Such is not the case with the other three passages in which the term occurs. “Who is the liar but he that denieth that Jesus is the Christ? This is the Antichrist, even he that denieth the Father and the Son” (1 John ). There were many who denied that Jesus is the Christ and thereby denied not only the Son but the Father of whom the Son is the revelation and representative. Therefore once more we have many antichrists, each one of whom may be spoken of as “the Antichrist,” inasmuch as he exhibits the antichristian characteristics. No doubt this does not exclude the idea of a person who should have these characteristics in the highest possible degree, and who had not yet appeared. But this passage taken by itself would hardly suggest such a person.
So also with the third passage in the First Epistle. “Every spirit which confesseth not Jesus is not of God: and this is the (spirit) of the Antichrist, whereof ye have heard that it cometh, and now is in the world already” (1 John 4:3). Here it is no longer “the Antichrist” that is spoken of, but “the spirit of the Antichrist.” This is evidently a principle; which again does not exclude, though it would not necessarily suggest or imply, the idea of a person who would embody this antichristian spirit of denial.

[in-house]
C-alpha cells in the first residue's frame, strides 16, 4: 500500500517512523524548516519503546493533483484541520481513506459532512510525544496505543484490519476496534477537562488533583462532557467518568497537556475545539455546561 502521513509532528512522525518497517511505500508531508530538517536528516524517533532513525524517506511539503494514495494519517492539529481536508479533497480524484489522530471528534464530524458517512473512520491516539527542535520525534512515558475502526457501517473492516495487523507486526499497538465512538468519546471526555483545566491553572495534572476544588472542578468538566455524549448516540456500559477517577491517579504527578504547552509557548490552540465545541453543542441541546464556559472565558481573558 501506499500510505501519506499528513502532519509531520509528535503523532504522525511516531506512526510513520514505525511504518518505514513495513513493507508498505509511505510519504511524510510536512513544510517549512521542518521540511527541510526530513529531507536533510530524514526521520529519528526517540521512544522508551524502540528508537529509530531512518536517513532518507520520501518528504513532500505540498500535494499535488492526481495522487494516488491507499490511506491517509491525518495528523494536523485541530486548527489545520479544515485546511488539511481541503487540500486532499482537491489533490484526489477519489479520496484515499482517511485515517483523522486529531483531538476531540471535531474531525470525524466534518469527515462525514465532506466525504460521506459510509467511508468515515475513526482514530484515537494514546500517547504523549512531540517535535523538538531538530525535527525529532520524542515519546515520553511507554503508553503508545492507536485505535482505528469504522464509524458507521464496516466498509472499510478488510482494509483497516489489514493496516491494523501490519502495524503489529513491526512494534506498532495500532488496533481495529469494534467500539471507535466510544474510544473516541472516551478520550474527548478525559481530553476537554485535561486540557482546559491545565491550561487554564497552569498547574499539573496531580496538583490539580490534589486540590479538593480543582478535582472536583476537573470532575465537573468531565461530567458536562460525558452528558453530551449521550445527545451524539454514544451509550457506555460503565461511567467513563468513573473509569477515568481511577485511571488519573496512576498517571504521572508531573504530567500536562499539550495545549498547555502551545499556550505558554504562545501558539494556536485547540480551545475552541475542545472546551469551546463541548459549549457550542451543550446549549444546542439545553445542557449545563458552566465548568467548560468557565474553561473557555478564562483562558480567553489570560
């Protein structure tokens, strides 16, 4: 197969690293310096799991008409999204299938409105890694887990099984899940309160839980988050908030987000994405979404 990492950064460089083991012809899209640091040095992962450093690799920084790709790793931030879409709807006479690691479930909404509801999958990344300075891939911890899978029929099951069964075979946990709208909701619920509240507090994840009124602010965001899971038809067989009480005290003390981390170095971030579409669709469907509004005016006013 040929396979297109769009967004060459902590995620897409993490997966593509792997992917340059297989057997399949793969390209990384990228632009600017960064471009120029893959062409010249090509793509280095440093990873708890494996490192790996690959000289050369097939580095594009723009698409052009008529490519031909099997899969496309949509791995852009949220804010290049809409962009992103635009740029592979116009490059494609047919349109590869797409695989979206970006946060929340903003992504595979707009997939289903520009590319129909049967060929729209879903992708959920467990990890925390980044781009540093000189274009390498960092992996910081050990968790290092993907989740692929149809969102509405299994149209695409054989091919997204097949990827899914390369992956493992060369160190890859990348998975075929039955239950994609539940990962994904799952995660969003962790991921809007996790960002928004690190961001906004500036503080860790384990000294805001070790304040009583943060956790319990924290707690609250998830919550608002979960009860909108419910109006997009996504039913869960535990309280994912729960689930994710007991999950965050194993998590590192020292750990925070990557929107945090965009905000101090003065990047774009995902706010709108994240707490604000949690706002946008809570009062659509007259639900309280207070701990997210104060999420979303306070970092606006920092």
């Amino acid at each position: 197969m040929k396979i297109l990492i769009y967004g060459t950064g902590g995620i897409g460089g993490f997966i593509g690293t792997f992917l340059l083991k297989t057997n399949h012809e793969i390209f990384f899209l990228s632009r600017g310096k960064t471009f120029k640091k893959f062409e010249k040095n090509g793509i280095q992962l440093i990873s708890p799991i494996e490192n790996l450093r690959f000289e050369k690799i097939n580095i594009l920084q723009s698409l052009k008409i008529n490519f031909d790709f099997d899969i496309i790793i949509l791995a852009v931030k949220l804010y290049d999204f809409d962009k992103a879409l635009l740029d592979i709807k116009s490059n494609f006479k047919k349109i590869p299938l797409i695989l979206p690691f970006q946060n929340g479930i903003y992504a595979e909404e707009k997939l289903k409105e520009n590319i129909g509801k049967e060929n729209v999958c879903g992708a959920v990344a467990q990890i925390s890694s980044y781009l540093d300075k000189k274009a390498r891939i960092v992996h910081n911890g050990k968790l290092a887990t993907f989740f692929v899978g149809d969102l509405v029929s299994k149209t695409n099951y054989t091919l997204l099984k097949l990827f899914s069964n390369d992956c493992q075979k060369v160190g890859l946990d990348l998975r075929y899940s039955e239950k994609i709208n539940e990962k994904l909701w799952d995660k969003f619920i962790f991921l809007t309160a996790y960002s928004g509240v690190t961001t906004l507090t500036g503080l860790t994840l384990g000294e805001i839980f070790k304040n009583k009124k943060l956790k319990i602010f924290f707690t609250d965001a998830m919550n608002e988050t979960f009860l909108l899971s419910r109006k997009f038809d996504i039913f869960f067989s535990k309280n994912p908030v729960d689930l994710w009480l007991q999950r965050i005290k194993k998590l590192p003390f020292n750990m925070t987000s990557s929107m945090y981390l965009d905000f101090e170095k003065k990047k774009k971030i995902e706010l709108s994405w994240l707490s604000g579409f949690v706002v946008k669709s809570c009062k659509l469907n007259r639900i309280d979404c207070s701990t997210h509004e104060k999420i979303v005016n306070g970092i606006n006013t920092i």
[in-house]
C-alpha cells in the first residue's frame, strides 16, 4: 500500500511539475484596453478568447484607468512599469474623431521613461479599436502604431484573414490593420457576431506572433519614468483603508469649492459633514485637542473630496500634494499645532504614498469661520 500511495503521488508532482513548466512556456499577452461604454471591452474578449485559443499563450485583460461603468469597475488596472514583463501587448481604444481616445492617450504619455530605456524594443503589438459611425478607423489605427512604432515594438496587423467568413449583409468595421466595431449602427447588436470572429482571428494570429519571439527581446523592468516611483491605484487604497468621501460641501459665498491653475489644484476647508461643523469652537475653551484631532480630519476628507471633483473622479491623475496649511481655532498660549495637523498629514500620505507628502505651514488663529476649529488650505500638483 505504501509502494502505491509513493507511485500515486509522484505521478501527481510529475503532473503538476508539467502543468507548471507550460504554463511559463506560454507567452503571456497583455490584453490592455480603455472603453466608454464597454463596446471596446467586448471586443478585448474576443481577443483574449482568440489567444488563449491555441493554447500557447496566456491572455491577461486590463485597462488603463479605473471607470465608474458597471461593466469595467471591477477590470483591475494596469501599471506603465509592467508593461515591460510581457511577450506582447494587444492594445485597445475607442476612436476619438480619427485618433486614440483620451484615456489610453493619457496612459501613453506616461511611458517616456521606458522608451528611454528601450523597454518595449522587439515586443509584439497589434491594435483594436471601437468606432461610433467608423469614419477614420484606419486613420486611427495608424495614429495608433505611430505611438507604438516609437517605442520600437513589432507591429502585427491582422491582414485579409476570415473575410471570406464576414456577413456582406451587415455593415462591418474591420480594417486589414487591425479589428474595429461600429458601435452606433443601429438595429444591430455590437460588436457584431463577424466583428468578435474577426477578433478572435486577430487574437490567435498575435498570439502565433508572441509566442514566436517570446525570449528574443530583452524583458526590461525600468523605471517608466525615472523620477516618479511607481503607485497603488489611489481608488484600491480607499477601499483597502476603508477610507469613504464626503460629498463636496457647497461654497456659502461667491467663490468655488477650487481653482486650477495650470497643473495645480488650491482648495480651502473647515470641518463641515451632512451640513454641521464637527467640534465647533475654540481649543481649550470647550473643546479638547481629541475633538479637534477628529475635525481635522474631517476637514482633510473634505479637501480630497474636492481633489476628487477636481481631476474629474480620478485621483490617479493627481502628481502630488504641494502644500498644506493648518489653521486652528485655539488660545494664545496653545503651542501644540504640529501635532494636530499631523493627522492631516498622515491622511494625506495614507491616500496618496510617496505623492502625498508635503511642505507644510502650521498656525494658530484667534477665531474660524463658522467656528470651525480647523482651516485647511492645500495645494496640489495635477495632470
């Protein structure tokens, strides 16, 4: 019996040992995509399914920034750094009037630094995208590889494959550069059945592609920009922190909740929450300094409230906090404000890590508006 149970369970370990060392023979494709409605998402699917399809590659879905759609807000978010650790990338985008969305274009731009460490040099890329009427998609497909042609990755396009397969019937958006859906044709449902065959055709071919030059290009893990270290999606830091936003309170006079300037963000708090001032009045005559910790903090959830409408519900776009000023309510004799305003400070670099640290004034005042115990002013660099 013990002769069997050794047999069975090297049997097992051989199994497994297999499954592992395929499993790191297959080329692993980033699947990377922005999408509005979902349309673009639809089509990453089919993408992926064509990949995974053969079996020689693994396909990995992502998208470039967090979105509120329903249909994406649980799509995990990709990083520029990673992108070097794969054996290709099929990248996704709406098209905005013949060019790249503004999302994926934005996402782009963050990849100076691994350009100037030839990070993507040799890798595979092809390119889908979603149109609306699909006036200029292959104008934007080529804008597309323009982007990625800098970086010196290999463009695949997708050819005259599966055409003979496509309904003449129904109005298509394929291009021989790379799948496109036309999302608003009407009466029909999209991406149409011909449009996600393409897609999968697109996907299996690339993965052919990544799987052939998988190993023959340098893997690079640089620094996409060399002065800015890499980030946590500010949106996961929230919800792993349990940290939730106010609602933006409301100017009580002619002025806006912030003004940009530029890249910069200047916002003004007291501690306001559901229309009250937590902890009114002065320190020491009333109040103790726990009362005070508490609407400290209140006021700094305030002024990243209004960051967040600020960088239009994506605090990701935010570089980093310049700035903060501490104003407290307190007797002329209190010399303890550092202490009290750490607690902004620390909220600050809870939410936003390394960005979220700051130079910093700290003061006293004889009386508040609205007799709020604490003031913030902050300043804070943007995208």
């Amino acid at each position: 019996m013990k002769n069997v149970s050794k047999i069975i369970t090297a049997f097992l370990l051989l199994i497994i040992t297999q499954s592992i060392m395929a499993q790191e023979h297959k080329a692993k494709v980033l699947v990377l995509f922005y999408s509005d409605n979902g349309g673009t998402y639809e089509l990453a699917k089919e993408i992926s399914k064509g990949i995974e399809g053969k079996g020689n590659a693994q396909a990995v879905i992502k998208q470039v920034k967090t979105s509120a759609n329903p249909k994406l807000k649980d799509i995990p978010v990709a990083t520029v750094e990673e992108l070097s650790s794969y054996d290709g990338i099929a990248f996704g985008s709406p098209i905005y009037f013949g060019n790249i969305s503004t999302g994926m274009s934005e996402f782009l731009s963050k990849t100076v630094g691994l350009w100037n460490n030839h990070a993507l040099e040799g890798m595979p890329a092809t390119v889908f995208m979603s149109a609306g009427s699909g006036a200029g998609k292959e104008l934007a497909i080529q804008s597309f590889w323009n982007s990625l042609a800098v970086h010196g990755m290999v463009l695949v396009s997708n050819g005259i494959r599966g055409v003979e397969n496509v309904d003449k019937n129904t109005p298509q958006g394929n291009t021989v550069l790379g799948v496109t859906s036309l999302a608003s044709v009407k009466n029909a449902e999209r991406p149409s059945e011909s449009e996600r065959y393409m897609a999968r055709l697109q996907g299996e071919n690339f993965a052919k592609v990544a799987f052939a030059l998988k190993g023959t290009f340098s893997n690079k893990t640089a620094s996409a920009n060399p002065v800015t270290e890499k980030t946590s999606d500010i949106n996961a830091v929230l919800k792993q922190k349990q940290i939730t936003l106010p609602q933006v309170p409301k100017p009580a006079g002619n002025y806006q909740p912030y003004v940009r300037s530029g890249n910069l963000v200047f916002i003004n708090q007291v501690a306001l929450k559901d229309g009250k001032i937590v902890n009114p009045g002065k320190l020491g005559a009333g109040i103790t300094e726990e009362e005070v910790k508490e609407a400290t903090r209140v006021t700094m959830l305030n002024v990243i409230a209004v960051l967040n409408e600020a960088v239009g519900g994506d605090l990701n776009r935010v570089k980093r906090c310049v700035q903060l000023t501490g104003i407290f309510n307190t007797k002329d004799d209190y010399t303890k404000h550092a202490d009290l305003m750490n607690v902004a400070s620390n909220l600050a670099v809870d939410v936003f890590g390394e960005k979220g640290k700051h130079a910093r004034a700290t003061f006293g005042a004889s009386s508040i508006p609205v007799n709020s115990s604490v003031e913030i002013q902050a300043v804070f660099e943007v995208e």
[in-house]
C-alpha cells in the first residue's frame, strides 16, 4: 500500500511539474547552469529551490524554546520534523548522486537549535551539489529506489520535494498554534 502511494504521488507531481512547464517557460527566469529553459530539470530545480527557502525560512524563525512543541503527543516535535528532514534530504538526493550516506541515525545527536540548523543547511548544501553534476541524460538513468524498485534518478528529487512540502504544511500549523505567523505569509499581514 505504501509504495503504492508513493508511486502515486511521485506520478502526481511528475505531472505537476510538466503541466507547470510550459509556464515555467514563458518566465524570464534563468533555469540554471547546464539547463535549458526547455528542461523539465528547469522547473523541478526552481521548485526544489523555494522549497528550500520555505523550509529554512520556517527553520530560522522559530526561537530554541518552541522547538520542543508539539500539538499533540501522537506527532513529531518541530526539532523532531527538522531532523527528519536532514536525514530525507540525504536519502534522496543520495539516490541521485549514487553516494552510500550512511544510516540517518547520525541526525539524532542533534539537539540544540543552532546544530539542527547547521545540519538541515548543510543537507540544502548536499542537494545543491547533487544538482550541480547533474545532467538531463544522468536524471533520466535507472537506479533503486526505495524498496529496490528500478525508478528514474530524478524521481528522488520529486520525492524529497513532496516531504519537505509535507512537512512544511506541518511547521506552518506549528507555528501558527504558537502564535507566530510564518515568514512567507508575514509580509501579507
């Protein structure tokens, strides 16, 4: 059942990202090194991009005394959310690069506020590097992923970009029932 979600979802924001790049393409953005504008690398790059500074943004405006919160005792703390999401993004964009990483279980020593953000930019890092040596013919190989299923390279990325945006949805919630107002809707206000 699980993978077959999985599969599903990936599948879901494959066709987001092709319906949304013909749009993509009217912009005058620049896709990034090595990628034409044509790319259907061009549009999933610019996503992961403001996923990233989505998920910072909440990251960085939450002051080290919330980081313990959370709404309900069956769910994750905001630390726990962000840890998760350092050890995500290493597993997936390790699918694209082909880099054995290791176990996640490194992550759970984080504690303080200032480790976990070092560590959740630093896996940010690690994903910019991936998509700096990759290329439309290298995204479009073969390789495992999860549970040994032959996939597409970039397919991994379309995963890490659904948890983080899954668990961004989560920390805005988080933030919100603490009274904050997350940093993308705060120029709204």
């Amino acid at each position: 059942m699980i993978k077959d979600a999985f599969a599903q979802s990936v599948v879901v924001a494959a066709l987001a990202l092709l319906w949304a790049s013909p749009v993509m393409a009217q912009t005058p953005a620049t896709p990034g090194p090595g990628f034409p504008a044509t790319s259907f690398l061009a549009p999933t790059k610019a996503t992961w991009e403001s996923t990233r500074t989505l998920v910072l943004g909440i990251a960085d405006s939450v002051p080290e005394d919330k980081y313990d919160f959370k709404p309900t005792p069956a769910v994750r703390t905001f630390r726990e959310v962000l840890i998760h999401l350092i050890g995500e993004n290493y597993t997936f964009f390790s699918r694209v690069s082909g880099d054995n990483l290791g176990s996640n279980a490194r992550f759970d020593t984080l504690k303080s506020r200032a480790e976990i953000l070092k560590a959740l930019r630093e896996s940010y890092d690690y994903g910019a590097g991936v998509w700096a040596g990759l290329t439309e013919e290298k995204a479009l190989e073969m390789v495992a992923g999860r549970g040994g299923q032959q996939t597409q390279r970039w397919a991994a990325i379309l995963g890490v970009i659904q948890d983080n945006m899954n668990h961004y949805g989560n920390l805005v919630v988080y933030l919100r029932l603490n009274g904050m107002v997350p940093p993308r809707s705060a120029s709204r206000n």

The passage in the Second Epistle is similar to the second passage in the First Epistle. “Many deceivers are gone forth into the world, even they that confess not Jesus Christ as coming in the flesh. This is the deceiver and the Antichrist” (1 John 2:7). Here again we have many who exhibit the characteristics of Antichrist. Each one of them, and also the spirit which animates them, may be spoken of as “the Antichrist;” the further idea of an individual who shall exhibit this spirit in an extraordinary manner being neither necessarily excluded, nor necessarily implied.